“The recommendation is coming after a total of 79 people in the UK have had blood clots after their first dose of Oxford-AstraZeneca through March 31,” said Dr June Raine, Executive Director of the MHRA. , that authorized the vaccine by AstraZeneca. A total of 51 women and 28 men were affected, of between 18 and 79 years old with these clots.
The UK vaccination committee continues to recommend the AstraZeneca vaccine. Photo: AP
“The risk is four people in a million, “added Dr. Raine.
He said that anyone experiencing the following side effects four days after receiving a dose should seek medical attention. They are: Headaches.
- Punctual bruises or spots beyond the vaccination site.
More than 5.6 million people in the UK are now fully vaccinated against COVID. The JCVI has said that “people of any age who have received the first dose of the Oxford vaccine they should continue to be offered the second dose, ”according to the schedule.
JCVI President Professor Wei Shen Lim stated that “we recommend the preference of one vaccine over another for a group age in particular out of precaution and not serious safety concerns. “He added that people in their early 29s must make a choice. But getting the vaccine it is much safer than not receive it.
“Change of British course”
British professor Van Tam said that it is “quite common for doctors to change their preferences about drugs and vaccines.” He said the NHS will provide “the right vaccine at the right time. But that some people” may have to travel further to get their shots.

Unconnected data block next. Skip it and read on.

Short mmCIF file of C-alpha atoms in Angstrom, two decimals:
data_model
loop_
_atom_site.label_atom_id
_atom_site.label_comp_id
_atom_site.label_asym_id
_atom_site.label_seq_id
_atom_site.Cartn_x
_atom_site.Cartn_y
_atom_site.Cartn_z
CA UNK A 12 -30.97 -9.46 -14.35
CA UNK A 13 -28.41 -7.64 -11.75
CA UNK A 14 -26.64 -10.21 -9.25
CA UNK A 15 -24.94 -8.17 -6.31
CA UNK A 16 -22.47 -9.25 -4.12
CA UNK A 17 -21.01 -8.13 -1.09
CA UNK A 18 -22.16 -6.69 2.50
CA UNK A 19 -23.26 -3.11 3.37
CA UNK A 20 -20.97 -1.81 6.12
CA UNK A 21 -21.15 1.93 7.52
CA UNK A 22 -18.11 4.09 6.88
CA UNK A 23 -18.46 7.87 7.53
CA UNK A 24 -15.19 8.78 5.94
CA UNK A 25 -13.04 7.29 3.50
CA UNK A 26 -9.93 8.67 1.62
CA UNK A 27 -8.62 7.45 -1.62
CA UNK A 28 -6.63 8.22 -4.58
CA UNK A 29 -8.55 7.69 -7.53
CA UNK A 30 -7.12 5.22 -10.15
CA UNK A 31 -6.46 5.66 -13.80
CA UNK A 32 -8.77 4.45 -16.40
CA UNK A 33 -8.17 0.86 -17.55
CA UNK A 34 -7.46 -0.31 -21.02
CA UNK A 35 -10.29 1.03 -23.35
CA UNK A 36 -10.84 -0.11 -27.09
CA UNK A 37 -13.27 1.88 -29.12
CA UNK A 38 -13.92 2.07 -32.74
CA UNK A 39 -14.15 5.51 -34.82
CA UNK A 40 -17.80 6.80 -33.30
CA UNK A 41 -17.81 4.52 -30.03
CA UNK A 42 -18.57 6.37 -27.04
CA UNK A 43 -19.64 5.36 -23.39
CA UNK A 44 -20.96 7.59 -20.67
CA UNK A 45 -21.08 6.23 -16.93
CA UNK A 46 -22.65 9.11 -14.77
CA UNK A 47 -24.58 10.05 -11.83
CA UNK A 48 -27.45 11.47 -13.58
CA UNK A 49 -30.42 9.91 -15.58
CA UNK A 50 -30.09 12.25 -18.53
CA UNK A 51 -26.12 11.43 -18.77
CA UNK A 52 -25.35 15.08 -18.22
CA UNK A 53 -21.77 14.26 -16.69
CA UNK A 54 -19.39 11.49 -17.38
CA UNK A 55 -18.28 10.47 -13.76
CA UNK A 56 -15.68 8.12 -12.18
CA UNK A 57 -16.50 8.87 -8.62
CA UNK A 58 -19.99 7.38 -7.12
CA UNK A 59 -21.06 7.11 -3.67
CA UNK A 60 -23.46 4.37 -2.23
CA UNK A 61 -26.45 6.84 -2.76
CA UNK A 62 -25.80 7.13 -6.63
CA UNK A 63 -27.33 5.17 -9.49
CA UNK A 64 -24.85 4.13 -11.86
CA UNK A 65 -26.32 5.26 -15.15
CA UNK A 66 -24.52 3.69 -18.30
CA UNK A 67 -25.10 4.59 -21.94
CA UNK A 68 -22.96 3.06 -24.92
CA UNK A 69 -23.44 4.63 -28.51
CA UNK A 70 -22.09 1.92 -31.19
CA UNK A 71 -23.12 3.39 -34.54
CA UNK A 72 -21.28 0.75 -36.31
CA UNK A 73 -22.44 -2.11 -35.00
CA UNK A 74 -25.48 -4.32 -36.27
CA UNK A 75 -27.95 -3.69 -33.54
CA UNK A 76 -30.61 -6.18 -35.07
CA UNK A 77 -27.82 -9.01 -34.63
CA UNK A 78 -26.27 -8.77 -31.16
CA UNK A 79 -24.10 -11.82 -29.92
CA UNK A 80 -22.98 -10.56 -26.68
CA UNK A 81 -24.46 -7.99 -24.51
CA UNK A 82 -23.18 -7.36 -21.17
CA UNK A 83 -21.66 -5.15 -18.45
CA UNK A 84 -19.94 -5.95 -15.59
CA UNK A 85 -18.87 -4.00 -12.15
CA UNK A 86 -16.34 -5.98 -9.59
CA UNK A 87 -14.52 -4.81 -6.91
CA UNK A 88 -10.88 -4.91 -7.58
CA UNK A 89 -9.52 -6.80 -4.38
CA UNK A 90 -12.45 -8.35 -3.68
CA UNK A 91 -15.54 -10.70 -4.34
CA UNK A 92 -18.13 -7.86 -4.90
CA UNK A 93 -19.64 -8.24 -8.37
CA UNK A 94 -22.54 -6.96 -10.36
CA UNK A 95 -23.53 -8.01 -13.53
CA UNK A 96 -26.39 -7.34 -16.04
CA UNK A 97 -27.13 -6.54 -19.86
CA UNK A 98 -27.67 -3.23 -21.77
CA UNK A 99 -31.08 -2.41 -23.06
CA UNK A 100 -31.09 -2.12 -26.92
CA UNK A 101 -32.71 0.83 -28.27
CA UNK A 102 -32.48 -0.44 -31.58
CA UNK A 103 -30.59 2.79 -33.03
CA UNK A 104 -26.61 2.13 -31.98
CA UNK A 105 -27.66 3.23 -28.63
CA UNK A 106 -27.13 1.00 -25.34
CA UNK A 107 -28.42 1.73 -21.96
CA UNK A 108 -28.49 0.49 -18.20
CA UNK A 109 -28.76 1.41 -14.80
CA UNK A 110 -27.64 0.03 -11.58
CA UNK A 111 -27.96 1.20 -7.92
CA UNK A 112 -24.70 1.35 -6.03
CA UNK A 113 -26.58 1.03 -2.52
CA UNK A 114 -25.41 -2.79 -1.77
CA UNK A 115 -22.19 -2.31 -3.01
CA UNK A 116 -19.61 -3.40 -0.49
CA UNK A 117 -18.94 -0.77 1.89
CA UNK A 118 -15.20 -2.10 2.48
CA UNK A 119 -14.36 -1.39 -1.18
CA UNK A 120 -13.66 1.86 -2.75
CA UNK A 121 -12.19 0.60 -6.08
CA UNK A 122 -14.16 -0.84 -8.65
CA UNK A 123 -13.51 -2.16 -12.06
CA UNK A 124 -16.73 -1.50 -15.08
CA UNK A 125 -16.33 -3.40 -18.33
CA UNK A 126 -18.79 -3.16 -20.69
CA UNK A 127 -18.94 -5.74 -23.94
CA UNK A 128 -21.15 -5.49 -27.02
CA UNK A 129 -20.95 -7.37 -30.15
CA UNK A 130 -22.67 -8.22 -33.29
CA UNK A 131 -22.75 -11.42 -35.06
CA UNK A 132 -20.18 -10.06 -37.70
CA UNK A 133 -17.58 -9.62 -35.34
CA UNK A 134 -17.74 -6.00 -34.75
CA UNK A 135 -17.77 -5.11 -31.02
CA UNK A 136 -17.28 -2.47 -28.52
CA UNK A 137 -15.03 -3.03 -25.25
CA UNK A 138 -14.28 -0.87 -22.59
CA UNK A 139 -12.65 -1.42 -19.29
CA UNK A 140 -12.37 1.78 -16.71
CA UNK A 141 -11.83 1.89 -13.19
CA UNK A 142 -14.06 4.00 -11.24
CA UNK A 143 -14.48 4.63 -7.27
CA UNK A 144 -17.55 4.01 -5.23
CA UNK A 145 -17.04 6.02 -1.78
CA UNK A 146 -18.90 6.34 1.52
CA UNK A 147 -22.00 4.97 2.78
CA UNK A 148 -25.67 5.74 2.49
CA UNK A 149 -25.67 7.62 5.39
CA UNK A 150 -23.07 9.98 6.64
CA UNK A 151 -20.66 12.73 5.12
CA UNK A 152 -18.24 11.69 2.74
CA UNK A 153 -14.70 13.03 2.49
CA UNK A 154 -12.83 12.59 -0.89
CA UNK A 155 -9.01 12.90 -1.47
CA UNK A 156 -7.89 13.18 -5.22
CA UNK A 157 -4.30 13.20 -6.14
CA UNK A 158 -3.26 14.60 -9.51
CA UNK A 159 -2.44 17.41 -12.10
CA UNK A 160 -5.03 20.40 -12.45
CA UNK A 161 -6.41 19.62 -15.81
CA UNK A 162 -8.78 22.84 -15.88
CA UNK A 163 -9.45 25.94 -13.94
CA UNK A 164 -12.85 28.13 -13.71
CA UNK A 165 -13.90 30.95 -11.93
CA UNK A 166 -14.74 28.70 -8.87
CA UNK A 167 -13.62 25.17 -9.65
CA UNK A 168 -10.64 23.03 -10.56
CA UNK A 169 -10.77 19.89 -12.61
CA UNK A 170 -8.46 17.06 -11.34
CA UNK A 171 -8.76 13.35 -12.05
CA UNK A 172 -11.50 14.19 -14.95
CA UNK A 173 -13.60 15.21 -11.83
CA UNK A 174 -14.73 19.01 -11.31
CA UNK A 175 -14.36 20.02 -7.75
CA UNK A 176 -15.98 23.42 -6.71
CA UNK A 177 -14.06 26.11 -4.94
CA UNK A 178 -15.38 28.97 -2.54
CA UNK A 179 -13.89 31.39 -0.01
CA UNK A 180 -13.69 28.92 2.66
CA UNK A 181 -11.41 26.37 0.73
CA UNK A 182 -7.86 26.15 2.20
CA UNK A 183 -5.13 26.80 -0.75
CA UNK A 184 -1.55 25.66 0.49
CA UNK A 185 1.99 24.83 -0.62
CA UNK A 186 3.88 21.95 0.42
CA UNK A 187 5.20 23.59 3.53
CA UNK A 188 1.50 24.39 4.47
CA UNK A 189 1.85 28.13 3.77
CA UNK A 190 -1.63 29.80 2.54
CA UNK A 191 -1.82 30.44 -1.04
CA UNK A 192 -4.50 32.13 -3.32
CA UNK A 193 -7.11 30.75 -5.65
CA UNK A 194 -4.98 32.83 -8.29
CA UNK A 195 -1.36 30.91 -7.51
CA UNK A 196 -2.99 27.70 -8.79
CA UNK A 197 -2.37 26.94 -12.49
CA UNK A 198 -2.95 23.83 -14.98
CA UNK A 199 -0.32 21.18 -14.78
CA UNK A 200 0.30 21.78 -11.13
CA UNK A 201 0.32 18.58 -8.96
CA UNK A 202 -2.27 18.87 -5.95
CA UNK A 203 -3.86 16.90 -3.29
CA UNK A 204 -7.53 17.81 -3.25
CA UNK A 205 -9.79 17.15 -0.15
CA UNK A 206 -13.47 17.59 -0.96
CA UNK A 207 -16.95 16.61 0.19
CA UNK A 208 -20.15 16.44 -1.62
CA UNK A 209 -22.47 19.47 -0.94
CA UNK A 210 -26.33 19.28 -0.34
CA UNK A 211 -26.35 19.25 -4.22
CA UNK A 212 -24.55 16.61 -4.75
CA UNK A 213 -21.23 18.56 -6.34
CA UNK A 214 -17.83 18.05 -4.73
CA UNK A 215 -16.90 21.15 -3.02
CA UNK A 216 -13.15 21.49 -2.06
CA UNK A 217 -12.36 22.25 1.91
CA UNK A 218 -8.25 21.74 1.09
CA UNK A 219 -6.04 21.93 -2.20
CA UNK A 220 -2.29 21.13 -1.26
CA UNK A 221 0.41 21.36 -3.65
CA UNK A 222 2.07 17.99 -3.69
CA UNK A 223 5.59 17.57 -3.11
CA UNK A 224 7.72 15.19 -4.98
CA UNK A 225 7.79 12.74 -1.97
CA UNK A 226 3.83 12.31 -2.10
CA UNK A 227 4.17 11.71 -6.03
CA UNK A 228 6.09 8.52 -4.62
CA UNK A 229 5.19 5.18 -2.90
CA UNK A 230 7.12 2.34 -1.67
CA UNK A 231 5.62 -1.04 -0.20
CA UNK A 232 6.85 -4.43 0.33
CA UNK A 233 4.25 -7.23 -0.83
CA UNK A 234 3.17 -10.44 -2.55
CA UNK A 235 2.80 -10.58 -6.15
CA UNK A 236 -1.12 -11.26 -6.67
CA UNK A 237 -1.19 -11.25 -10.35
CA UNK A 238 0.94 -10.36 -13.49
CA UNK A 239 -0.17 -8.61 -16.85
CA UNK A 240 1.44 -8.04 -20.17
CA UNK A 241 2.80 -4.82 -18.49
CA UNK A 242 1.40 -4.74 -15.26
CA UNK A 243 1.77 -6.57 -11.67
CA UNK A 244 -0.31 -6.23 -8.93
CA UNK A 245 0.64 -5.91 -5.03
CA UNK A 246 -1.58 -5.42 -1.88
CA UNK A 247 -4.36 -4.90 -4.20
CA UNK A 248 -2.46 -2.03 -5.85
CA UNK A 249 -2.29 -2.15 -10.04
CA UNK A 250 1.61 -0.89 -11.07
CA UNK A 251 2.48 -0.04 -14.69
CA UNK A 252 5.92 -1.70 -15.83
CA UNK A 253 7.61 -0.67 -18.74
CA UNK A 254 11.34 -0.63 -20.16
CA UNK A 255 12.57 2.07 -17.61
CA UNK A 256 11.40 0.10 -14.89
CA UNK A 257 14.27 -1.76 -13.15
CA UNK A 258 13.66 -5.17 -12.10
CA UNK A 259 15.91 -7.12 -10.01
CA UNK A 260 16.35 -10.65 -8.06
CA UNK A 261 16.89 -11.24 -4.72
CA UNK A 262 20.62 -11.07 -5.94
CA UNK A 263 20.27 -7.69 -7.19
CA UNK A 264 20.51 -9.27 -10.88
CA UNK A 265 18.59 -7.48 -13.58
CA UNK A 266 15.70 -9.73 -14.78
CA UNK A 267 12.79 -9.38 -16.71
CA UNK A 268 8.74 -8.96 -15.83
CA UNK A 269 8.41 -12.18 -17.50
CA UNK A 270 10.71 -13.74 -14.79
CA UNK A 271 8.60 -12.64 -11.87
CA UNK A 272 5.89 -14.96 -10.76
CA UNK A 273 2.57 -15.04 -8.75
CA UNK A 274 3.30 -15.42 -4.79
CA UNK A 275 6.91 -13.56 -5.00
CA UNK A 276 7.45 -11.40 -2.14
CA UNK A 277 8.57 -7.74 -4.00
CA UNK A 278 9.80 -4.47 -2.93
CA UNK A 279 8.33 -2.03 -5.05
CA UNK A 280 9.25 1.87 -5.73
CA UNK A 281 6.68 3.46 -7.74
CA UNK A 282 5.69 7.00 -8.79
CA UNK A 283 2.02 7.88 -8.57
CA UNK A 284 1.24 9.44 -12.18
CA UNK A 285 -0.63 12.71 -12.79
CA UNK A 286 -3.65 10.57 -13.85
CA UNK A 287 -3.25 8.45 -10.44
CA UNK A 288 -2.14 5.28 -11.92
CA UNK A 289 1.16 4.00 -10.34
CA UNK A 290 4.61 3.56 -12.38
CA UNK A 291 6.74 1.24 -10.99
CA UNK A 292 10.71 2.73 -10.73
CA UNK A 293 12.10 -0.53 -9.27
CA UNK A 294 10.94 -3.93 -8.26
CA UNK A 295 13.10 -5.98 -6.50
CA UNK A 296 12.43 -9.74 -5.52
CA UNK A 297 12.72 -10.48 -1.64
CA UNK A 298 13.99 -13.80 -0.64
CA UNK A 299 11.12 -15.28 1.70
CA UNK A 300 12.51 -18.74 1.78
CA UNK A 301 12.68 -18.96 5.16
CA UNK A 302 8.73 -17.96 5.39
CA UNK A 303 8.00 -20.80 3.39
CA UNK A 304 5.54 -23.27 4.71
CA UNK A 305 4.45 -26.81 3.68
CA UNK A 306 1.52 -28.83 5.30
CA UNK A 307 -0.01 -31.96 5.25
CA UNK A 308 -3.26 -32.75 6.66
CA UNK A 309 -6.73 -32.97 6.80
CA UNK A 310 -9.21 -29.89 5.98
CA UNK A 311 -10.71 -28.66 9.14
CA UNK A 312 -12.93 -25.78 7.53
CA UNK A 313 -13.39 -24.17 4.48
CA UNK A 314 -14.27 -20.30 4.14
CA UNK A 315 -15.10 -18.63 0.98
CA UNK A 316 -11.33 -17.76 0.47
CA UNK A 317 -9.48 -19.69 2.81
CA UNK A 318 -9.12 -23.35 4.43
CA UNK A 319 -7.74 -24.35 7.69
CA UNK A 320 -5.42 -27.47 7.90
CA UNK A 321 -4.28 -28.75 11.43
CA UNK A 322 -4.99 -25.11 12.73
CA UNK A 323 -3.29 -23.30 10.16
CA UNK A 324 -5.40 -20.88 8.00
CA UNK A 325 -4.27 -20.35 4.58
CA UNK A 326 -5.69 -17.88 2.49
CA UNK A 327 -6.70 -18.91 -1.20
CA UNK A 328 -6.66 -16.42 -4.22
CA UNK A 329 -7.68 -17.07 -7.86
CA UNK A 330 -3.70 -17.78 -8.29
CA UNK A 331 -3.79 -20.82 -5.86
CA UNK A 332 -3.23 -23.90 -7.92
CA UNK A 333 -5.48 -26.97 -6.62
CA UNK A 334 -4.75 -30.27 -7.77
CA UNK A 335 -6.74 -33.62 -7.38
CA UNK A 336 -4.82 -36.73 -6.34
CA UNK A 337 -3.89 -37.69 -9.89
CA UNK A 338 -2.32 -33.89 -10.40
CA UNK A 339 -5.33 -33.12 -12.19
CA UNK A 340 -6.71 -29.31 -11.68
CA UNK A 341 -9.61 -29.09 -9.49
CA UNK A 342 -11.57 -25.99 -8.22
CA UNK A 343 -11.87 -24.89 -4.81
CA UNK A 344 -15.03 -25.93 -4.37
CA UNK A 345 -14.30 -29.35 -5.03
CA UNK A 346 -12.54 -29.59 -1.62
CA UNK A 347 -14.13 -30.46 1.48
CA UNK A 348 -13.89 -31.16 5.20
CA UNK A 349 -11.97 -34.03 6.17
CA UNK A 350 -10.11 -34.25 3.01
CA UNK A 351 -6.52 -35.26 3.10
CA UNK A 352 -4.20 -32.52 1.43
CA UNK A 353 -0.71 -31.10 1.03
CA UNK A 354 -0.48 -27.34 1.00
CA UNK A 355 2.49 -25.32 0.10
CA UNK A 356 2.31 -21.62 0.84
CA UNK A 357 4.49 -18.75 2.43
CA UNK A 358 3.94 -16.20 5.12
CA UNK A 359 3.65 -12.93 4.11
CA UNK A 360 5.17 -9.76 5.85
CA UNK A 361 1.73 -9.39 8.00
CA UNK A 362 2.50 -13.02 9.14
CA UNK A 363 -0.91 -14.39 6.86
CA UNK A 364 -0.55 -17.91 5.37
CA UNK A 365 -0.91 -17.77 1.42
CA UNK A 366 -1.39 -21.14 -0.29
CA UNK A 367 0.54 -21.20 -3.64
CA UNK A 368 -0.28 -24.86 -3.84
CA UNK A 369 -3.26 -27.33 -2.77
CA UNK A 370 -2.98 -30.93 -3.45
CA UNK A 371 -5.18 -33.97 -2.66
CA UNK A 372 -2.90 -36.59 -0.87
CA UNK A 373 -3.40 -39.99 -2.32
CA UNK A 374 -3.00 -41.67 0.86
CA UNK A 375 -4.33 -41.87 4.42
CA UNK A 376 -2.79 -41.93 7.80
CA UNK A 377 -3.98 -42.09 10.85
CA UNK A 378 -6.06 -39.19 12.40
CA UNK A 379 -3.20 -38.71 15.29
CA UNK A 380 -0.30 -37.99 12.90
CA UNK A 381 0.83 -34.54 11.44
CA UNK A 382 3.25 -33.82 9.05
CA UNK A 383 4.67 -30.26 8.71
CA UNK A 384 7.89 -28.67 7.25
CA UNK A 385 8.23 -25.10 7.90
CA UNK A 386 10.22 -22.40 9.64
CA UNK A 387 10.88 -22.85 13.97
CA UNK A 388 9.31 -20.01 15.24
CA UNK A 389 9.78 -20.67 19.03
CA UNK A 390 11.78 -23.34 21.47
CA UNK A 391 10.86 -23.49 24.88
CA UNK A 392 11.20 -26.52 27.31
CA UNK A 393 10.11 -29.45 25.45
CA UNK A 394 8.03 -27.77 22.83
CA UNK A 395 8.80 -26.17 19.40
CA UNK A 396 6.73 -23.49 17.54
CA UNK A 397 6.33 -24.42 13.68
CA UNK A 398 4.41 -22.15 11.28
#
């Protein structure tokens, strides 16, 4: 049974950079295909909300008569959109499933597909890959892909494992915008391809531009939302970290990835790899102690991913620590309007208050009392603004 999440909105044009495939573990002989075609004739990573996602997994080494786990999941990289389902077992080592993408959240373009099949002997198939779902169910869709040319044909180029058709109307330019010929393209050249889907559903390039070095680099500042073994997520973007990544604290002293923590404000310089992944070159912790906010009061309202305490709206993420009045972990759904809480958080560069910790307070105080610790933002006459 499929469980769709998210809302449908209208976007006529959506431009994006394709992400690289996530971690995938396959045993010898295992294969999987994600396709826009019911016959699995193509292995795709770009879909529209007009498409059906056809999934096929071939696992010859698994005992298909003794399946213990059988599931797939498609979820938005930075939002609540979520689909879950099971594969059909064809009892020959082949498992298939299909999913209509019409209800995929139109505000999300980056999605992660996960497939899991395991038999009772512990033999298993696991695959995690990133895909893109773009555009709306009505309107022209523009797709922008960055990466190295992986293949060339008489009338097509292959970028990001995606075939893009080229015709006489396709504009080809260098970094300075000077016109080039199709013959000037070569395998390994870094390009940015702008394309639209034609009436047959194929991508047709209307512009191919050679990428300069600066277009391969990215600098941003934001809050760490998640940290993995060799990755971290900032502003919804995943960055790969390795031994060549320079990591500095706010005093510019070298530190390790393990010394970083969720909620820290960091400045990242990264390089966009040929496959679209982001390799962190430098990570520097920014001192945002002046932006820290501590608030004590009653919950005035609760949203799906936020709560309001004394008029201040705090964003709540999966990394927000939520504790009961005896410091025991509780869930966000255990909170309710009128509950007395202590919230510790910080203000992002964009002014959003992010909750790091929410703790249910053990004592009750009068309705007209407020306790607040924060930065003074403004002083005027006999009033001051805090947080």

He insisted that it remains “vitally important” that people get vaccinated when they are invited to do so.
The UK is currently injecting the Pfizer vaccine as well, with the first doses of the Moderna vaccine delivered this Wednesday in Wales.
The decision of the Joint Committee on Vaccination and Immunization follows a review of the Oxford jab by the Medicines and Health Products Regulatory Agency.
Over the weekend, it was revealed that 30 people who have received the vaccine in the UK have developed a blood clot, out of a total of 18.1 million people who have received it.
The MHRA confirmed that seven of those people had died Until March 24.
In the afternoon this Wednesday, the prime minister Boris Johnson said the government believes the Oxford / AstraZeneca vaccine is “safe.
On a visit to Cornwall he insisted that “the crucial thing for everyone is to hear what scientists, medical experts have to say later today.”
What Europeans Say
From Amsterdam, the European Medicines Agency launched its analysis on the Astrazeneca vaccine and its effects. British vaccine suffers a crisis of confidence in the EU, especially for the campaign of France and Germany suggesting it was not safe.